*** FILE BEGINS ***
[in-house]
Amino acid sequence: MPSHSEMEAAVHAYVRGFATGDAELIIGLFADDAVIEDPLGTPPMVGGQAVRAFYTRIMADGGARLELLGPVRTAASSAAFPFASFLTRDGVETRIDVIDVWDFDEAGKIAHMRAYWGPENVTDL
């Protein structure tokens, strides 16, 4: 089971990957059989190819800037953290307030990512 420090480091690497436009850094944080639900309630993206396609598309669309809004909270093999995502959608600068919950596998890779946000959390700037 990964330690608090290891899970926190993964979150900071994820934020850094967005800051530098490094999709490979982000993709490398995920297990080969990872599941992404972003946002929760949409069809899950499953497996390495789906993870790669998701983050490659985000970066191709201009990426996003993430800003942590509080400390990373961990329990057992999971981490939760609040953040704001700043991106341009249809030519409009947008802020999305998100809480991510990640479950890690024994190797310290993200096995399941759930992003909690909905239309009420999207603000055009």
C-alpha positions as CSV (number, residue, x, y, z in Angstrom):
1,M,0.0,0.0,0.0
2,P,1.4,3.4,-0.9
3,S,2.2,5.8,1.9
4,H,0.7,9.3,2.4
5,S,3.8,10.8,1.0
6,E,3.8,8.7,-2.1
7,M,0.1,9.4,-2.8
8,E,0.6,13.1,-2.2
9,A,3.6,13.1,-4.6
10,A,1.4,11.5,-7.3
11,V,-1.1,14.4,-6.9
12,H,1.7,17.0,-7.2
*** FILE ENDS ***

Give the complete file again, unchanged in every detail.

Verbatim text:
[in-house]
Amino acid sequence: MPSHSEMEAAVHAYVRGFATGDAELIIGLFADDAVIEDPLGTPPMVGGQAVRAFYTRIMADGGARLELLGPVRTAASSAAFPFASFLTRDGVETRIDVIDVWDFDEAGKIAHMRAYWGPENVTDL
């Protein structure tokens, strides 16, 4: 089971990957059989190819800037953290307030990512 420090480091690497436009850094944080639900309630993206396609598309669309809004909270093999995502959608600068919950596998890779946000959390700037 990964330690608090290891899970926190993964979150900071994820934020850094967005800051530098490094999709490979982000993709490398995920297990080969990872599941992404972003946002929760949409069809899950499953497996390495789906993870790669998701983050490659985000970066191709201009990426996003993430800003942590509080400390990373961990329990057992999971981490939760609040953040704001700043991106341009249809030519409009947008802020999305998100809480991510990640479950890690024994190797310290993200096995399941759930992003909690909905239309009420999207603000055009």
C-alpha positions as CSV (number, residue, x, y, z in Angstrom):
1,M,0.0,0.0,0.0
2,P,1.4,3.4,-0.9
3,S,2.2,5.8,1.9
4,H,0.7,9.3,2.4
5,S,3.8,10.8,1.0
6,E,3.8,8.7,-2.1
7,M,0.1,9.4,-2.8
8,E,0.6,13.1,-2.2
9,A,3.6,13.1,-4.6
10,A,1.4,11.5,-7.3
11,V,-1.1,14.4,-6.9
12,H,1.7,17.0,-7.2